“Post-feminist Confusion”

Part of post-feminism is the idea that feminism has succeeded in what it set out to do, and is thus no longer necessary because women (supposedly) have equal access and opportunity both in the workplace and in their social lives.  The Mindy Project certainly seems to reflect this in many ways. Tasker and Negra’s article argues, “One of postfeminism’s signature discursive formulations couches the celebration of female achievement…within traditional ideological rubrics,” something that is seen in the show.  Mindy is a proficient, seemingly successful doctor, and she has an active sex life.  However, much of the focus of the episode is on her lack of boyfriend and her various relationships with men, and at one point Mindy laments that because she hasn’t found someone yet she’s going to die alone, showing a focus on her sense of self in relation to men, and her casual sex is presented as a bad habit she needs to break.  Both of these things suggest that the supposed gender equality seen in the show, and in our society, does not go beyond the surface, and that social interactions between genders still follow more traditional gender roles that generally go unquestioned.  The article alludes to the tension between Mindy’s desire to have a boyfriend or husband and her continued booty calls as “post-feminist confusion,” that is an “encapsulation of modern mores.”  The second wave feminism of the 1970s, 80s, and early 90s has given Mindy the freedom to have casual sex, but it has not yet eradicated entirely the idea that casual sex is a shameful thing.  Because of this, Mindy has to negotiate the opposing types of relationships without violating any social mores too badly, something she doesn’t quite know how to do.  She lies to her friend about continuing to sleep with Jeremy, showing that she feels that such a relationship would not be socially acceptable, but at the same time, she doesn’t care enough to stop.  Still, the show falls into post-feminist complacency about societal views on women having casual sex, and does not examine these dynamics at all deeply.

The Mindy Project is also notable in that it has an Indian-American main character, a departure from the usual white main character.  As the article notes, “Kaling is the kind of actress you used to see unjustly relegated to the role of the sidekick, the funny best friend. She doesn’t look like the type of leading lady common to the romantic comedies with which her character is so enamored.”  She also doesn’t fall into the post-feminist ideal of being put together and fashionable all the time.  The scene showing Mindy’s transition from date to work is especially interesting, depicting her changing from an impractical dress, thong, and heels into scrubs and sneakers, with clunky glasses and her hair hidden behind a surgical cap.  Her priority at work is not her appearance but her ability to do her job.  The article notes that the show has many moments that “showcase genuine character imperfections instead of the artificially created ones that tend to be dabbed on after the fact on female comedy leads.”  She still demonstrates the youthful vitality, with some rebelliousness thrown in, which is a marker of post-feminist works, and as a whole she is a very post-feminist character, but she does not fit entirely into the post-feminist mold.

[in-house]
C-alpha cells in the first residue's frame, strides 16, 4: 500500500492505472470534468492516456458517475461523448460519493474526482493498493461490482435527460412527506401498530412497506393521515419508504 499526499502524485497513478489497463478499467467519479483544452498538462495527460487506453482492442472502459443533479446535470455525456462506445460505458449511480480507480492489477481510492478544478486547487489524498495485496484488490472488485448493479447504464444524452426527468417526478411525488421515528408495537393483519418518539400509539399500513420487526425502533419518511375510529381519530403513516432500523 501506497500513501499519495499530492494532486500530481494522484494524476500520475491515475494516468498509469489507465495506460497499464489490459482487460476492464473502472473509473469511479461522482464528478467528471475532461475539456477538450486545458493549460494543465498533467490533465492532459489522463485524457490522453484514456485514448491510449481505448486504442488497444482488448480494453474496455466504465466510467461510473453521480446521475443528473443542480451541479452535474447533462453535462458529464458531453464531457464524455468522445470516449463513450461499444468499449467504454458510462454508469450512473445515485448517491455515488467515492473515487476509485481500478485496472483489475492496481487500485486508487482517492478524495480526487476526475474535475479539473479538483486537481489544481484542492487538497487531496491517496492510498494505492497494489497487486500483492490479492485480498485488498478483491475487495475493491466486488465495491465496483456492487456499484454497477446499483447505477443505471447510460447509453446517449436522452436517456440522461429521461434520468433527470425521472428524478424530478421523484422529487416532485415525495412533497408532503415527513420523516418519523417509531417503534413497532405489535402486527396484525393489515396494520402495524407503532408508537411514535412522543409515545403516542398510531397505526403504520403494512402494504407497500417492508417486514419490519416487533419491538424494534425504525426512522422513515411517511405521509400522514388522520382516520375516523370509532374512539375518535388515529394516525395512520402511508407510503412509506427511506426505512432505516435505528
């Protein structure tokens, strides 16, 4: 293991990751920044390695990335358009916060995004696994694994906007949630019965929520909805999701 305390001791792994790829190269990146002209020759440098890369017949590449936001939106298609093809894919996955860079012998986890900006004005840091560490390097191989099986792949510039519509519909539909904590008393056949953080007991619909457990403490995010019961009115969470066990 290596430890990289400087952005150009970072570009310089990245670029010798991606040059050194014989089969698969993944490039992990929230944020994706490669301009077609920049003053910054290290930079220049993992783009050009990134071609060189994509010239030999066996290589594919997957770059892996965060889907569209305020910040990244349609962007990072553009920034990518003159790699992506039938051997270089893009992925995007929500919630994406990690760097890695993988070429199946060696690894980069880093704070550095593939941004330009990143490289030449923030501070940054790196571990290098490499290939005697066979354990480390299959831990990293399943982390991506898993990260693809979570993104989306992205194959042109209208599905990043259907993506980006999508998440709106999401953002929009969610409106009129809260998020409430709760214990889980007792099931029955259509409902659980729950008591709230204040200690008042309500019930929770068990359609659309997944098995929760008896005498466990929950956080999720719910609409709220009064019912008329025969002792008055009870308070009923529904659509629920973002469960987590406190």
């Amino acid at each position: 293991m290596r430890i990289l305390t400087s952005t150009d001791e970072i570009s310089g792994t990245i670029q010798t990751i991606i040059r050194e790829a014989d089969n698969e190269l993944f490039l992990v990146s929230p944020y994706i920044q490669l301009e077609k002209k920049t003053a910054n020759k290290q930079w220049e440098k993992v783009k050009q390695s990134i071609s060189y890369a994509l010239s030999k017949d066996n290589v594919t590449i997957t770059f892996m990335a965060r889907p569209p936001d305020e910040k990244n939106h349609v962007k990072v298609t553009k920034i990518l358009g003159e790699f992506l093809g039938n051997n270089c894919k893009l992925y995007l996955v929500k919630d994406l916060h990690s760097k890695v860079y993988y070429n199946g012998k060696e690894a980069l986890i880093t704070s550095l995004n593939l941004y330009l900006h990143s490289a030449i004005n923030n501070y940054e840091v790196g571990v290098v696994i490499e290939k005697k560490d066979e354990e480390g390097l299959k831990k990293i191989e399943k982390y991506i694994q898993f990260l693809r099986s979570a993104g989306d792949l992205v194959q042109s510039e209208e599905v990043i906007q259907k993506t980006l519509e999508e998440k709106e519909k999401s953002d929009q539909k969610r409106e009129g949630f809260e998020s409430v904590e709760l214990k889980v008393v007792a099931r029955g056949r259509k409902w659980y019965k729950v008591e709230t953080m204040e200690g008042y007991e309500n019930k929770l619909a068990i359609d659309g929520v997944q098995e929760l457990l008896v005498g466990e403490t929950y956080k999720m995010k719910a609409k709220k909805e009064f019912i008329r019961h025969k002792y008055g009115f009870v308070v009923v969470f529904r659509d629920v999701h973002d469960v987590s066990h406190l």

3 thoughts on ““Post-feminist Confusion”

  1. Watching the Mindy Project for the first time, it took me a while to recognize the postfeminism traits inherent in the show, but your post pointed to some good details. The buildup before she has go into work, the casual sex, the date seem to at first contradict Mindy suddenly transforming into an OB/GYN. But one can see the traits of postfeminist reality of higher status (through her job), while also recognizing her sexual freedom. I also really liked your mention of Kaling as an untypical main character, although it’s obviously seen, I didn’t really think about Mindy as an Indian-American when watching the show. And perhaps that’s a good sign or another recognition of postfeminism, however, having seen Kaling in other shows and tv might have rendered her ethnic identity less noticeable or new.

  2. EXCELLENT POINT re: Kaling’s race and “shape,” for lack of a better word. Interestingly, the show has not been doing well, and her nontraditionally attractive qualities have been cited as part of the reason (ridiculous). I also really like that you point out how she seems almost of two minds: there’s the no-nonsense surgeon Mindy, but that empowered Mindy seems to crumble under the weight of societal expectations (clearly communicated via rom coms) of what her love life should look like.

  3. I really liked reading this post. I definitely thought about this show in regards to post-feminism, and wasn’t sure what exactly to do with it, but you, as you did for Nathan as well, pointed out some good points that made me able to see more of where this show fits in. I was interested in how you did mention her difference from typical main character. I never even considered that as a factor. That does set her apart from the post-feminist ideal, as she is not totally tied to consumerism. She also has a seriousness to her, but at the same time, a side that is more youthful. I was also interested in her use of sexual freedom, but also her wish to “not be that woman anymore”.

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